03 Views and Plots

A view combines a set of plots, organized in the form of a tree. Users can define and select between multiple views to get the information they need.

This article is based on impulse 1.8.

What are views?

A view provides a presentation for a set of signals. You can switch between these presentations, or re-use views for other signal sets. Views are not bound to a certain file or input.

Inside of a view you find Plots to display the signal data and Folders to organize the presentation in a hierarchical structure. This enables the user to hide/show parts of the presentation.

A plot does not contain any signal data, but the information on how to present them. It contains the settings for colour, name, type of diagram (line graph, vector diagram, etc.) and the way that the data are represented (decimal representation, hexadecimal notation, etc.)

How to create a new view

If you open a wave file with impulse and there is no suitable view available that has been used previously, the viewer automatically opens a dialogue to create a new one. The same dialogue can be opened with the "Add new View" button. In the opened window, you can now add a name, a description and select one of three view templates: "Empty View", "Create a hierarchy of all signals and scopes" and "Add a flat list of all signals". In addition, optional templates are provided by the reader or contained in the wave file.

  • Empty View
  • Create a hierarchy of all signals and scopes: generates a "copy" of the record file that shows the signals and scopes one-on-one
  • Add a flat list of all signals: all signals are taken from the record file and displayed below one another without any hierarchy

Next to the "Add new View" button is a pull-down menu that contains further options for the views. You can clone, edit and delete views.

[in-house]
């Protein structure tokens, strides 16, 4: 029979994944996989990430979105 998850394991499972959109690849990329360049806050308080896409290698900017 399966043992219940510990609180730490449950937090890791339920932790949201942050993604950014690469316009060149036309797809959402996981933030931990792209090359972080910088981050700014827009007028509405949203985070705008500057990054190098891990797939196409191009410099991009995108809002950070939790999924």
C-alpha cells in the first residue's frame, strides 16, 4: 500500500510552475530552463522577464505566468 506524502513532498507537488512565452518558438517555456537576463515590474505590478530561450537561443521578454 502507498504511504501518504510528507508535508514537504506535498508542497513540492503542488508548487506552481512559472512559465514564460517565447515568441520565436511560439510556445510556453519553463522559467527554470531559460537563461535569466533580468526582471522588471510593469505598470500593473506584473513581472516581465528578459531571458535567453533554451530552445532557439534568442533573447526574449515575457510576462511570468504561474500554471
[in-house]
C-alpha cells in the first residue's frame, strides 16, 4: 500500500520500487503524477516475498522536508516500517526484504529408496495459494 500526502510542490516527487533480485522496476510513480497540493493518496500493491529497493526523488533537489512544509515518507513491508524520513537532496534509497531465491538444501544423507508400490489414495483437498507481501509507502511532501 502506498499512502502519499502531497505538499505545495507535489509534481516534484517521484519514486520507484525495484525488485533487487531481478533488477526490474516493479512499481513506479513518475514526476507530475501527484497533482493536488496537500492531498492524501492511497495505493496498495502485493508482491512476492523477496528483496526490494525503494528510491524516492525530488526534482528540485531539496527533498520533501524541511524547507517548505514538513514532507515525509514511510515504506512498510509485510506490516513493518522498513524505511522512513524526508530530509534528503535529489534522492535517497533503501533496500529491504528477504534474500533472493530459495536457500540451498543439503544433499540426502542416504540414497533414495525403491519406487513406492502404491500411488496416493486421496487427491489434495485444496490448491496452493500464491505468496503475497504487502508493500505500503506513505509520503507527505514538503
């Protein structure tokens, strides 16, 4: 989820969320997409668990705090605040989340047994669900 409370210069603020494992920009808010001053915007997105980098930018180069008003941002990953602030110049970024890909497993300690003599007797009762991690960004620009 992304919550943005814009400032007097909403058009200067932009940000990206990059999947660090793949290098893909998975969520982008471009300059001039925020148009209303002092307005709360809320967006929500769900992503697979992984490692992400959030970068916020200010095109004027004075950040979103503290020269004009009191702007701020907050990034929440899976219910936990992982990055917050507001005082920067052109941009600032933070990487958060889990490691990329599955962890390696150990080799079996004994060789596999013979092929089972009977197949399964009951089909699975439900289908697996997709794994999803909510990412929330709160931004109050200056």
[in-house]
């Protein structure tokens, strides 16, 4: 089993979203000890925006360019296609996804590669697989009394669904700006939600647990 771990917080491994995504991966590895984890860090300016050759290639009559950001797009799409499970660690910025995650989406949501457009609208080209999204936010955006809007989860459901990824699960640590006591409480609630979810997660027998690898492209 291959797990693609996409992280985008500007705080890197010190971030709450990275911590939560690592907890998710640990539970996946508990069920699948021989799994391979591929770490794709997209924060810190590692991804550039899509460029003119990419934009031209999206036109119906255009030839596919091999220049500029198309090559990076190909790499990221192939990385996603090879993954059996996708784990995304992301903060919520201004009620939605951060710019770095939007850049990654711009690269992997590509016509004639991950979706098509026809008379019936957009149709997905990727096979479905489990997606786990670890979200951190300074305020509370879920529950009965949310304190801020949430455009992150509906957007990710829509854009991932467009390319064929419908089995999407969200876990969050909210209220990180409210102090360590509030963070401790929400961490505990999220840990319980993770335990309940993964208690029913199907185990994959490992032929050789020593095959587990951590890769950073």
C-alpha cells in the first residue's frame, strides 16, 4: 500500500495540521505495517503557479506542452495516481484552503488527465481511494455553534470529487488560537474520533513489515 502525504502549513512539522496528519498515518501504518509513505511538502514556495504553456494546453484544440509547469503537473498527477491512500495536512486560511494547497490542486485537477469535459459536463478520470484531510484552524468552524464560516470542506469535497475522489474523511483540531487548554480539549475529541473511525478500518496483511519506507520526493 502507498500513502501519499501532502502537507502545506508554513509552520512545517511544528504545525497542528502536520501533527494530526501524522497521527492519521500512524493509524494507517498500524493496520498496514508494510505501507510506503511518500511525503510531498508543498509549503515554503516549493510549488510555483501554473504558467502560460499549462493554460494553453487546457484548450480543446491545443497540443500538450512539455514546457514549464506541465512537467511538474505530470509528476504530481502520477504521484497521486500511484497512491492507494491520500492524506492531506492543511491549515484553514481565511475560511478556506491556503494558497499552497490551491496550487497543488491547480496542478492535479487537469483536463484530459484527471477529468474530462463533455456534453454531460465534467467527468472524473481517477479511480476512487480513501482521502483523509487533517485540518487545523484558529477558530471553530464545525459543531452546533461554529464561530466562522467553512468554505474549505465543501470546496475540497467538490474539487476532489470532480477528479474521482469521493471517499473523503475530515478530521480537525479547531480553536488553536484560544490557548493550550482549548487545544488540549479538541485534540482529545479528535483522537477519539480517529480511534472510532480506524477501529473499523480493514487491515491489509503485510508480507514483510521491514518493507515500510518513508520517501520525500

How to modify views – add, remove, reorder and resize elements


You can add single elements (folders, plots of multiple types) to the hierarchical structure by opening the context menu of the configuration with a right mouse click. If you click add, you can choose between adding a folder or single signal plots. You can also add elements (single or multiple) via drag and drop from the signal area.


To remove elements you open the context menu, click delete or mark the elements that you want to remove and press the delete key.


You can reorder all elements by marking and moving them with the mouse. 


Elements are resized when you mark one or more and move the mouse to the left. The cursor then changes to an arrow with two ends and you can enlarge or shrink the element and its illustration within the diagram.

Using the Plot Configuration dialouge 

You can edit an existing plot by opening the edit dialogue with the context menu or by double-clicking the element whose configuration you want to change.

In the window you can find the name, the description, the production and the primary signal in the upper-left corner.

Below, you find optional settings depending on the selected production.
Underneath appear different kinds of interpretation settings depending on which kind of signal the configuration is intended.


To change the primary source, click on the button right to the text. The Source Reference dialogue will appear.
You can refer to a signal or to another plot (to take the result of another production).
The dialogue contains a scope tree, a filter and a signal table similar to the signal area of the viewer. Click on the signal or plot to select the source reference.


If the production field is empty, the source signal will be presented as it is. Productions can be used to create new signals:
  • Combine multiple sources
  • Extract statistical information
  • Do mathematical calculations
  • Validate signals
  • ...
The result will be presented in the pot area. If a second plot refer to this one, it will receive the result of the production as input. 
The UI shown to the user depends on the selected production. The following fields may be displayed:
  • Additional sources : if the production needs more than one input.
  • Process type: specifies the resulting process type
  • Signal type: specifies the resulting signal type
  • Signal descriptor: extended specification of the output signal
  • Domain base: the resulting domain base